Which policies apply to AMO-listed addons vs. self-distributed addons?

I’ve read all of https://extensionworkshop.com/documentation/publish/add-on-policies/, but I’m still unclear: which of these only apply to AMO-listed add-ons, and which apply to self-distributed add-ons, too?

If they apply to all add-ons, then where can I find the separate policies for AMO listing? (Could a link to such be added to the linked page?)

1 Like

Hi @ishygddt_xyz, the policies apply to both listed and unlisted extensions. Do you have any questions about any particular part of the policies?

Hi, and thanks for the response!

Are you certain that listed and self-distributed extensions are held to the same rules?

The “prototypical” example / what inspired me to ask is the Dissenter add-on [a 3rd-party comments module allowing users to easily chat amongst themselves about any URL], which was barred from the AMO store but [presumably] not refused signing for self-distribution given that it didn’t contain any “surprises” or non-consensual user data processing.

I’m concerned in particular over whether or not I’m allowed to build arbitrary add-ons for personal use (or use among a small friend group), without forcing everyone to switch to the ESR or Nightly branches or find a maintained, trusted, unbranded fork. What specific limitations does Mozilla impose on this use-case?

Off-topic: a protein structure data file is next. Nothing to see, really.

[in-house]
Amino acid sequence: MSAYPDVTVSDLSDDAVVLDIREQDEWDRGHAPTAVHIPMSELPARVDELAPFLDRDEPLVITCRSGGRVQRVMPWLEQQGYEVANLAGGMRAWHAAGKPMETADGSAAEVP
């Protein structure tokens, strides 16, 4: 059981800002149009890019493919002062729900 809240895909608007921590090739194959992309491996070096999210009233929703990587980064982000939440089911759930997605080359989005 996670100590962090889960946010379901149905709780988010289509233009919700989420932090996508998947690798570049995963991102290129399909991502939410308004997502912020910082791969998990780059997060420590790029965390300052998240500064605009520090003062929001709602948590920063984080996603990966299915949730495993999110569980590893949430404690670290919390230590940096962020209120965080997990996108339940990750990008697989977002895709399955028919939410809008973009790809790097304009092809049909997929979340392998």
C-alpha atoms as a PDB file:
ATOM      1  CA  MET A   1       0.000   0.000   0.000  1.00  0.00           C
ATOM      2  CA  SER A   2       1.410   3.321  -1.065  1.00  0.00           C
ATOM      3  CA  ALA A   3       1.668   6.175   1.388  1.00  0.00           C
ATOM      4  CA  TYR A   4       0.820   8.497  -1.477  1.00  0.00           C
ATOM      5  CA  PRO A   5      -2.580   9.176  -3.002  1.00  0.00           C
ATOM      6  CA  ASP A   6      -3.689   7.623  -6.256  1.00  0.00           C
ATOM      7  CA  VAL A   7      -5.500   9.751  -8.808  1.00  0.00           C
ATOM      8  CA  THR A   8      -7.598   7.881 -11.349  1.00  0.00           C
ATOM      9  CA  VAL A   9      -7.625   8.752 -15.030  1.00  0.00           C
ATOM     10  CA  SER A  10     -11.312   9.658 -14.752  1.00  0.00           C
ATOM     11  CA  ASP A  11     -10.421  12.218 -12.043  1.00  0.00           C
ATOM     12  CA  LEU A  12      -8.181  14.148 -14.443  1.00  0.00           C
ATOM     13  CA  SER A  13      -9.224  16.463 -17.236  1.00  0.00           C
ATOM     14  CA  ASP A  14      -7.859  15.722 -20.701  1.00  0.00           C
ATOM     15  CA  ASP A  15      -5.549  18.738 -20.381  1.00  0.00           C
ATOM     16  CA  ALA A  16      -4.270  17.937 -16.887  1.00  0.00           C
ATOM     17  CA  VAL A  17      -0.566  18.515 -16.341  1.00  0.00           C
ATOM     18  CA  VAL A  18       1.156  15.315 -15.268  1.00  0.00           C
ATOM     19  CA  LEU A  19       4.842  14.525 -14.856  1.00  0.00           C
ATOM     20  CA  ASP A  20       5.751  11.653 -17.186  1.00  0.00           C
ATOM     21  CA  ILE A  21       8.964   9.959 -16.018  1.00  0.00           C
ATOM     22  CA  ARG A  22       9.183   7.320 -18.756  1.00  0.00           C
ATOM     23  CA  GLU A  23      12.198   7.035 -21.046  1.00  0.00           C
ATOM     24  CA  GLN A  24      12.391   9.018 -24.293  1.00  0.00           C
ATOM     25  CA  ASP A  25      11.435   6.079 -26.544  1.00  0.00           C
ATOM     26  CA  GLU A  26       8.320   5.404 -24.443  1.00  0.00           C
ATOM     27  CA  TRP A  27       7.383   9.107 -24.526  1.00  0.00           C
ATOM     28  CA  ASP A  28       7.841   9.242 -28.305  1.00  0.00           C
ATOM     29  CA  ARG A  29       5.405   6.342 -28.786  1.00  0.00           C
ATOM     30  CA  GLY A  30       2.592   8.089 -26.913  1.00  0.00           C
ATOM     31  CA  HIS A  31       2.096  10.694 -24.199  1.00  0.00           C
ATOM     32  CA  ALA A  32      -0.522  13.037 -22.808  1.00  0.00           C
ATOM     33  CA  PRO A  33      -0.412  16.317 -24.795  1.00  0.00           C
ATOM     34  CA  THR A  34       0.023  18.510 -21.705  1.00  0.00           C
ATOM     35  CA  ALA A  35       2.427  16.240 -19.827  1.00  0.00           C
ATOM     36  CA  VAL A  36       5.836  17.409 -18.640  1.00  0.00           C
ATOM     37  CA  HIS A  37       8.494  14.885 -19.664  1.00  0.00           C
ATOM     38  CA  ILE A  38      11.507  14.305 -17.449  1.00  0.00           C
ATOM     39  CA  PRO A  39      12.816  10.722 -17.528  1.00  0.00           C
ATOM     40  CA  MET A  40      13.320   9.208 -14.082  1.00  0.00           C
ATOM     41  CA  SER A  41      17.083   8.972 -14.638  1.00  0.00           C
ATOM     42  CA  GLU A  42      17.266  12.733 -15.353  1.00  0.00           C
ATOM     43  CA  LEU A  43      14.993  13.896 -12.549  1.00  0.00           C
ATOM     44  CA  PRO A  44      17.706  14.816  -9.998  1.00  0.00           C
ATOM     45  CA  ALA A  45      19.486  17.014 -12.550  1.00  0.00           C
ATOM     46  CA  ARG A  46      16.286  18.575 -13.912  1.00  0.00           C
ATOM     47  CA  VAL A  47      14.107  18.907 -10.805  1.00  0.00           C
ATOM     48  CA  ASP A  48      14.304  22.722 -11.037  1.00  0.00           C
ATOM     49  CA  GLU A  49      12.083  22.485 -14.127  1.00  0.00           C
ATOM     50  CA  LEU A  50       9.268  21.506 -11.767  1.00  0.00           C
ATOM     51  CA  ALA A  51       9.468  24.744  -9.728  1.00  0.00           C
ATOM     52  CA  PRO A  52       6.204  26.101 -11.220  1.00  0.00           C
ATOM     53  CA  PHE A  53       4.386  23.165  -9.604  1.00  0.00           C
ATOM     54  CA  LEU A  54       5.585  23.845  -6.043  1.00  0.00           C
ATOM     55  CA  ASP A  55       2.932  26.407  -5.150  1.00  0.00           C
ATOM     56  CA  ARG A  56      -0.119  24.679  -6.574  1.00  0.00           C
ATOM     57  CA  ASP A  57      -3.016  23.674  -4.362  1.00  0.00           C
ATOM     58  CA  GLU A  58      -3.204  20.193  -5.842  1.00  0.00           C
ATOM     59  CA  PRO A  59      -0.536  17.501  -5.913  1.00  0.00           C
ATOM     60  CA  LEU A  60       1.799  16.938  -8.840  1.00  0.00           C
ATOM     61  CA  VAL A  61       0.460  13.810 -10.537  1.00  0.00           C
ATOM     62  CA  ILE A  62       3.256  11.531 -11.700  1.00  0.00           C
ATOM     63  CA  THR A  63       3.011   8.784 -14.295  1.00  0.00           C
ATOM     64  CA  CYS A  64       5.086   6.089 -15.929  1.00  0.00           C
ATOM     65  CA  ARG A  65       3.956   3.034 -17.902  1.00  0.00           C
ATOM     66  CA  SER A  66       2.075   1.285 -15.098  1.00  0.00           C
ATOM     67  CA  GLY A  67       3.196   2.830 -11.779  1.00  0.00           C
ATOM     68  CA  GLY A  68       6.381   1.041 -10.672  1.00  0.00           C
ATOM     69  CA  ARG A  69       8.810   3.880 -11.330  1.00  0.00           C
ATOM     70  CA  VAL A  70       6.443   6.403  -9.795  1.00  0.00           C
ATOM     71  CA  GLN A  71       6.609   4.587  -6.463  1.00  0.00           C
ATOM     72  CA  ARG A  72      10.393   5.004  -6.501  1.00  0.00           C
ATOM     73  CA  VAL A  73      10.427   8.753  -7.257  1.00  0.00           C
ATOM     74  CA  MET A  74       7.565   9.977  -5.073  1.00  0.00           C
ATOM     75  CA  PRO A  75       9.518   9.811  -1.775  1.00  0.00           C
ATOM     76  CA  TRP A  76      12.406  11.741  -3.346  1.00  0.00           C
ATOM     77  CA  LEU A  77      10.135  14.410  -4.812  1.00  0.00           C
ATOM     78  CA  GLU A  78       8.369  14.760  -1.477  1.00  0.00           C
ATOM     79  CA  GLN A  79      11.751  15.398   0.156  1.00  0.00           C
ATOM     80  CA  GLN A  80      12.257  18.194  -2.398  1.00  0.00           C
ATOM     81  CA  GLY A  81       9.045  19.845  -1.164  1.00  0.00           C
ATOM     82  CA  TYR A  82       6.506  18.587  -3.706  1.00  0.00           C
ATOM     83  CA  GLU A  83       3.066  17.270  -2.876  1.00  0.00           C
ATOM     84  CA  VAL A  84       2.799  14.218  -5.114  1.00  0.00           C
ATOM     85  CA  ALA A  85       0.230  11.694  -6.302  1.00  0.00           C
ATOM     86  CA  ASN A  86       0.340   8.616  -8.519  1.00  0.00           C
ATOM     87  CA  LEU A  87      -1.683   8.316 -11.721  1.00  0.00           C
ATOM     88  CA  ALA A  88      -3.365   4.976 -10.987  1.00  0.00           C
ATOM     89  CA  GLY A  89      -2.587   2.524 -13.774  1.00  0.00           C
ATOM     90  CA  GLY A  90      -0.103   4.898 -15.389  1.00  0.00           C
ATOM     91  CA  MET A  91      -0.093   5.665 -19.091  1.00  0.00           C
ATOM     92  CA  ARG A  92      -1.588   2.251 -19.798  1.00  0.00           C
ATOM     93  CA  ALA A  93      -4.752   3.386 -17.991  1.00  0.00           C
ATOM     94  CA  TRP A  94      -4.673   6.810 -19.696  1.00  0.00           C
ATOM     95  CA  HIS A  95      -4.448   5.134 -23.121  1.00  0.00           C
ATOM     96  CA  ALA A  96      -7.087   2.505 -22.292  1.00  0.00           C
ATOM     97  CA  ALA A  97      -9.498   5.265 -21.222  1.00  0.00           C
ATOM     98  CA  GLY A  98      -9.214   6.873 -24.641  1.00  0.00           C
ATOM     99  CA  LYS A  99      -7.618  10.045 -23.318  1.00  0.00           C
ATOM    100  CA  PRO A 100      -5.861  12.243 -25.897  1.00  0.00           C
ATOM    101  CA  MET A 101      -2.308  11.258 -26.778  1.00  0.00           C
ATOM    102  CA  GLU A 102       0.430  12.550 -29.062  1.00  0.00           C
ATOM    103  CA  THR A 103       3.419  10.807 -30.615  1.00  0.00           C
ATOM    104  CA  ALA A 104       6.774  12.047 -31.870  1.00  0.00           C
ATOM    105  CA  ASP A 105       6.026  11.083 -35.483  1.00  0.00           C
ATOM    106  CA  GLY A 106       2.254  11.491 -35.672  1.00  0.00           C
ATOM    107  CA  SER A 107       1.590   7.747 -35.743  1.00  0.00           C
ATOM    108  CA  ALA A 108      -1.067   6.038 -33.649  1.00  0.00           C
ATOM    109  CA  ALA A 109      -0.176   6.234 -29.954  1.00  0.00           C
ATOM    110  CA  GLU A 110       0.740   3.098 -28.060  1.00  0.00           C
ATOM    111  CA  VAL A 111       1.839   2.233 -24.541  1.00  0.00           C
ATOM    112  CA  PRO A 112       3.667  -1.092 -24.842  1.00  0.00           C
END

We do have some additional content conditions for listing on AMO:

All add-ons submitted for listing on AMO are subject to Mozilla’s Conditions of Use.

If you sign an add-on through AMO, your add-on – listed or unlisted – is subject to review at any time.

1 Like

Those regulations state, among other things, that:

You may not use any of Mozilla’s services to: …Upload, download, transmit, display, or grant access to content that includes graphic depictions of sexuality or violence

Does this mean that (for instance) an add-on which e.g. provides a gallery-view for 4chan or enables unmoderated peer-to-peer filesharing would be prohibited even from private distribution among non-development Firefox users?

Or does that page of regulations only apply to AMO-listed extensions? I’m sorry if I sound redundant; I just want to be certain whether that page does, or does not apply to unlisted, self-distributed extensions.

In particular: would Mozilla ever take actions to block [such as denying signatures to] an unlisted add-on which egregiously broke the regulations on that page, but that completely abided by the main page’s rules about malware and secure handling of user data?